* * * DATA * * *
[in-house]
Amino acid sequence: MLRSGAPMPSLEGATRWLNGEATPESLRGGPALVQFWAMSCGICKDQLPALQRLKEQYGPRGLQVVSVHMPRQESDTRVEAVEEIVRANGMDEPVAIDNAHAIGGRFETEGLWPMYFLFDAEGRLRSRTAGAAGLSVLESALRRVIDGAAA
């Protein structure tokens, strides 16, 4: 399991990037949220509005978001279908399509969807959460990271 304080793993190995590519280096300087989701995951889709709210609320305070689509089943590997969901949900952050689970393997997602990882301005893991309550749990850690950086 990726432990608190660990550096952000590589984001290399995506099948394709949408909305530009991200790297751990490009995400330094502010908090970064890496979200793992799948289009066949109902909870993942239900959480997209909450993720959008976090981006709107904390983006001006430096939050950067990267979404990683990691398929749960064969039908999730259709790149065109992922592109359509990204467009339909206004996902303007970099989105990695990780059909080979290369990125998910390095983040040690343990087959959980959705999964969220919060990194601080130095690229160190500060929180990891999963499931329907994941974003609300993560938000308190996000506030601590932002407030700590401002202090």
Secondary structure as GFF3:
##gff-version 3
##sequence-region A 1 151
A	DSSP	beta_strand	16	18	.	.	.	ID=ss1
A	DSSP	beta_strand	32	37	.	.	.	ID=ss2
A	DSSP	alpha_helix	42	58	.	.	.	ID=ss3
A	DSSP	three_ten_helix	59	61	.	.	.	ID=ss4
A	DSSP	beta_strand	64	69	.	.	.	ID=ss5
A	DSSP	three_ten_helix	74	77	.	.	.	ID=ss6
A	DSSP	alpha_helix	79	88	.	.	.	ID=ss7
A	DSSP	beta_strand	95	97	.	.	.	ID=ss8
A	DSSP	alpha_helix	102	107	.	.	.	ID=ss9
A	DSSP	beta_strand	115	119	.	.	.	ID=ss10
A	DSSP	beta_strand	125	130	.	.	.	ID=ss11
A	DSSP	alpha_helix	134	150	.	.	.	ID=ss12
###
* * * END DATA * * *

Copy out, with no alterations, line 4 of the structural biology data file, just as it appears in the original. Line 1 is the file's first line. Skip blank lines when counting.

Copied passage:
Secondary structure as GFF3: